frontend       ClusterIP   10.0.0.112   <none>       80/TCP   6s
    kubernetes     ClusterIP   10.0.0.1     <none>        443/TCP        4m
    mongo          ClusterIP   10.0.0.151   <none>        6379/TCP       2m
    

Viewing the Frontend Service via kubectl port-forward

  1. Run the following command to forward port 8080 on your local machine to port 80 on the service.

    kubectl port-forward svc/frontend 8080:80
    

    The response should be similar to this:

    Forwarding from 127.0.0.1:8080 -> 80
    Forwarding from [::1]:8080 -> 80
    
  2. load the page http://localhost:8080 in your browser to view your guestbook.

Viewing the Frontend Service via LoadBalancer

If you deployed the frontend-service.yaml manifest with type: LoadBalancer you need to find the IP address to view your Guestbook.

  1. Run the following command to get the IP address for the frontend Service.

    kubectl get service frontend
    

    The response should be similar to this:

    NAME       TYPE        CLUSTER-IP      EXTERNAL-IP        PORT(S)        AGE
    frontend   ClusterIP   10.51.242.136   109.197.92.229     80:32372/TCP   1m
    
  2. Copy the external IP address, and load the page in your browser to view your guestbook.

Scale the Web Frontend

You can scale up or down as needed because your servers are defined as a Service that uses a Deployment controller.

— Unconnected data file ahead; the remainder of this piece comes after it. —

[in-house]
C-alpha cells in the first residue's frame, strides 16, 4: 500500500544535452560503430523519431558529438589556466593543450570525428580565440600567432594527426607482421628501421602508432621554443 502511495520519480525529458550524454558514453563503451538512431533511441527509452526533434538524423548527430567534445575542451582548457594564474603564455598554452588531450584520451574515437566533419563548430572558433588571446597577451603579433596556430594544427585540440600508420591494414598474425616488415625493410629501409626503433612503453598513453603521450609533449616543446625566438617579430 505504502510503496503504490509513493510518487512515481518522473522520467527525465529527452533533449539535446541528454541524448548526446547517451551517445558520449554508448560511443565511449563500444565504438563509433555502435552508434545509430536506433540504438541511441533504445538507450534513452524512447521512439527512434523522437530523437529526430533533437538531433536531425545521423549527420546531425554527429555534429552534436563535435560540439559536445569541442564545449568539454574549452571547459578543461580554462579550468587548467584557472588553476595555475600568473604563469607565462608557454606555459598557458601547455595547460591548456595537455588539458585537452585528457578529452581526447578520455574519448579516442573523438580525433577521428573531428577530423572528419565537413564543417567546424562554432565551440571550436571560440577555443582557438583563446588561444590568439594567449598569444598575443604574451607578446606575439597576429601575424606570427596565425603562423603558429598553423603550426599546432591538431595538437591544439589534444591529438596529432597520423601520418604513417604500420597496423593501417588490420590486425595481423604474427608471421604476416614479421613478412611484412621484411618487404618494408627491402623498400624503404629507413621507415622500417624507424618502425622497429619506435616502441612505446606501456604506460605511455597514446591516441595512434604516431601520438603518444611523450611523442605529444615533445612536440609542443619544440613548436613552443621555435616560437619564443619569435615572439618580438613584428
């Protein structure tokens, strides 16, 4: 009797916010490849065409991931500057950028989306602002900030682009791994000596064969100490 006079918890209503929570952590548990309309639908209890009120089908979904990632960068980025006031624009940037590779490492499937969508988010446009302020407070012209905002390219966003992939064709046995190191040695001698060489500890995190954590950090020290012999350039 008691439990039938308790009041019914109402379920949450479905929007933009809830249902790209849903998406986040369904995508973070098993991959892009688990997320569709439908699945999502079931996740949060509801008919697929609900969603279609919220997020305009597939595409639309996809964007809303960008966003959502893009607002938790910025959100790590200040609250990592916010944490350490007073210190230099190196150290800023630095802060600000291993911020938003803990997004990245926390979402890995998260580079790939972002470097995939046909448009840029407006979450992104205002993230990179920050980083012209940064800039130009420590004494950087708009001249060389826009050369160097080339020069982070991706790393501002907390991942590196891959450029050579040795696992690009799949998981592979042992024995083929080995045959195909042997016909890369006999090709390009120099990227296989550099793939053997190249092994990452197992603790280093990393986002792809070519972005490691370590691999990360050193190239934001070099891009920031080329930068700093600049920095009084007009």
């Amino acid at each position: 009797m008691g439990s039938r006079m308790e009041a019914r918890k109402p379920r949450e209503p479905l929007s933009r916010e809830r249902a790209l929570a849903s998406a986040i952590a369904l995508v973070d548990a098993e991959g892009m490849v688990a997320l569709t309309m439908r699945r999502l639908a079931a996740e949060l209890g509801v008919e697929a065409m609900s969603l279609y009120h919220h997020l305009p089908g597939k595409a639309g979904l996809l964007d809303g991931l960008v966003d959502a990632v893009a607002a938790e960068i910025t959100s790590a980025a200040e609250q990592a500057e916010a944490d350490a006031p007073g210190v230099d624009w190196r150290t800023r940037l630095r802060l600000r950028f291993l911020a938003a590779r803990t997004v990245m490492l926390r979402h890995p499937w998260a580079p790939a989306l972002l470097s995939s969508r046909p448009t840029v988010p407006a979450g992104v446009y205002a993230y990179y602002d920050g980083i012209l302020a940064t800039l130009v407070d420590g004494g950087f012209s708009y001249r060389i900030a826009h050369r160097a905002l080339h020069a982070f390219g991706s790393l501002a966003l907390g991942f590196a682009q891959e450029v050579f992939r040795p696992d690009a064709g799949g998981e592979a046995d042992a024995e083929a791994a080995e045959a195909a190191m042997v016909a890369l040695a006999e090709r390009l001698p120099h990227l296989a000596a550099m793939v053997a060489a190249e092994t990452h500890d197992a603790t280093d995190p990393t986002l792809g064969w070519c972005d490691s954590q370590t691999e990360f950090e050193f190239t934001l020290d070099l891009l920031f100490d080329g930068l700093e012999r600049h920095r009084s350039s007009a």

1. Run the following command to scale up the number of frontend Pods:

    kubectl scale deployment frontend --replicas=5
    
  2. Query the list of Pods to verify the number of frontend Pods running:

    kubectl get pods
    

    The response should look similar to this:

    NAME                            READY     STATUS    RESTARTS   AGE
    frontend-3823415956-70qj5       1/1       Running   0          5s
    frontend-3823415956-dsvc5       1/1       Running   0          54m
    frontend-3823415956-k22zn       1/1       Running   0          54m
    frontend-3823415956-w9gbt       1/1       Running   0          54m
    frontend-3823415956-x2pld       1/1       Running   0          5s
    mongo-1068406935-3lswp   1/1       Running   0          56m
    
  3. Run the following command to scale down the number of frontend Pods:

    kubectl scale deployment frontend --replicas=2
    
  4. Query the list of Pods to verify the number of frontend Pods running:

    kubectl get pods
    

    The response should look similar to this:

    NAME                            READY     STATUS    RESTARTS   AGE
    frontend-3823415956-k22zn       1/1       Running   0          1h
    frontend-3823415956-w9gbt       1/1       Running   0          1h
    mongo-1068406935-3lswp   1/1       Running   0          1h
    

Cleaning up

Deleting the Deployments and Services also deletes any running Pods. Use labels to delete multiple resources with one command.

  1. Run the following commands to delete all Pods, Deployments, and Services.

    kubectl delete deployment -l app.kubernetes.io/name=mongo
    kubectl delete service -l app.kubernetes.io/name=mongo
    kubectl delete deployment -l app.kubernetes.io/name=guestbook
    kubectl delete service -l app.kubernetes.io/name=guestbook
    

    The responses should be:

    deployment.apps "mongo" deleted
    service "mongo" deleted
    deployment.apps "frontend" deleted
    service "frontend" deleted
    
  2. Query the list of Pods to verify that no Pods are running:

    kubectl get pods
    

    The response should be this:

    No resources found.
    

What's next

Last modified February 18, 2021 at 11:13 AM PST: updated labels for cli command (765e98db5)